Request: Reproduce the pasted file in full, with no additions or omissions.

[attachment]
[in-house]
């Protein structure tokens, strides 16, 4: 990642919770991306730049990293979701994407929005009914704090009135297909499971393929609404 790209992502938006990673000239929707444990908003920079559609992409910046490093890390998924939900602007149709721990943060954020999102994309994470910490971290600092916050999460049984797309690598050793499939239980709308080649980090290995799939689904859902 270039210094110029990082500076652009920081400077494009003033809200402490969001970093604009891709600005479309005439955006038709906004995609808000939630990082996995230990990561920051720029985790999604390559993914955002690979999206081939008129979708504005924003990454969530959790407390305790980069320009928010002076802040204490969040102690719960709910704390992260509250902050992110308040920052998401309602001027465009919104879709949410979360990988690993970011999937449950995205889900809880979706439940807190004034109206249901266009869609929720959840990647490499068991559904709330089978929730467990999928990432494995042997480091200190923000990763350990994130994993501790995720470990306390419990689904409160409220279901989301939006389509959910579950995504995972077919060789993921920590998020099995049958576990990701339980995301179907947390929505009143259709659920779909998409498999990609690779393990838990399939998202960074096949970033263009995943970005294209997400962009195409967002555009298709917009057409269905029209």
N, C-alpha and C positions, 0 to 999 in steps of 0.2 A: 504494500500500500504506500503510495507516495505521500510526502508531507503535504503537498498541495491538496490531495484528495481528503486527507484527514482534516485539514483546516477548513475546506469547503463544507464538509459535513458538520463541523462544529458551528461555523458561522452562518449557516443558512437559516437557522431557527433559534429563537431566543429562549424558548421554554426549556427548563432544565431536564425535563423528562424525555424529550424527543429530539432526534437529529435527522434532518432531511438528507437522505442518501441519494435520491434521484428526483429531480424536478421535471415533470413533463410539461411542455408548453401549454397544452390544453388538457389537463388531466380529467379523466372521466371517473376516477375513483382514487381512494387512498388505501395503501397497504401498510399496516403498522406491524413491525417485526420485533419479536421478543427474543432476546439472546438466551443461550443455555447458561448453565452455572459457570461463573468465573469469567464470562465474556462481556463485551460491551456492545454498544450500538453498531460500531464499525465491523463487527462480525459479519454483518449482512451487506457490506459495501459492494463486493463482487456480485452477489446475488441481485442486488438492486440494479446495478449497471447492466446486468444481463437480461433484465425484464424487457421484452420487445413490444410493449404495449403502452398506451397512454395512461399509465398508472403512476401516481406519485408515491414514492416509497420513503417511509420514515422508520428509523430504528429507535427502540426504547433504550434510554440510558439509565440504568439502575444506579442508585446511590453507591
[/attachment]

[in-house]
């Protein structure tokens, strides 16, 4: 990642919770991306730049990293979701994407929005009914704090009135297909499971393929609404 790209992502938006990673000239929707444990908003920079559609992409910046490093890390998924939900602007149709721990943060954020999102994309994470910490971290600092916050999460049984797309690598050793499939239980709308080649980090290995799939689904859902 270039210094110029990082500076652009920081400077494009003033809200402490969001970093604009891709600005479309005439955006038709906004995609808000939630990082996995230990990561920051720029985790999604390559993914955002690979999206081939008129979708504005924003990454969530959790407390305790980069320009928010002076802040204490969040102690719960709910704390992260509250902050992110308040920052998401309602001027465009919104879709949410979360990988690993970011999937449950995205889900809880979706439940807190004034109206249901266009869609929720959840990647490499068991559904709330089978929730467990999928990432494995042997480091200190923000990763350990994130994993501790995720470990306390419990689904409160409220279901989301939006389509959910579950995504995972077919060789993921920590998020099995049958576990990701339980995301179907947390929505009143259709659920779909998409498999990609690779393990838990399939998202960074096949970033263009995943970005294209997400962009195409967002555009298709917009057409269905029209």
N, C-alpha and C positions, 0 to 999 in steps of 0.2 A: 504494500500500500504506500503510495507516495505521500510526502508531507503535504503537498498541495491538496490531495484528495481528503486527507484527514482534516485539514483546516477548513475546506469547503463544507464538509459535513458538520463541523462544529458551528461555523458561522452562518449557516443558512437559516437557522431557527433559534429563537431566543429562549424558548421554554426549556427548563432544565431536564425535563423528562424525555424529550424527543429530539432526534437529529435527522434532518432531511438528507437522505442518501441519494435520491434521484428526483429531480424536478421535471415533470413533463410539461411542455408548453401549454397544452390544453388538457389537463388531466380529467379523466372521466371517473376516477375513483382514487381512494387512498388505501395503501397497504401498510399496516403498522406491524413491525417485526420485533419479536421478543427474543432476546439472546438466551443461550443455555447458561448453565452455572459457570461463573468465573469469567464470562465474556462481556463485551460491551456492545454498544450500538453498531460500531464499525465491523463487527462480525459479519454483518449482512451487506457490506459495501459492494463486493463482487456480485452477489446475488441481485442486488438492486440494479446495478449497471447492466446486468444481463437480461433484465425484464424487457421484452420487445413490444410493449404495449403502452398506451397512454395512461399509465398508472403512476401516481406519485408515491414514492416509497420513503417511509420514515422508520428509523430504528429507535427502540426504547433504550434510554440510558439509565440504568439502575444506579442508585446511590453507591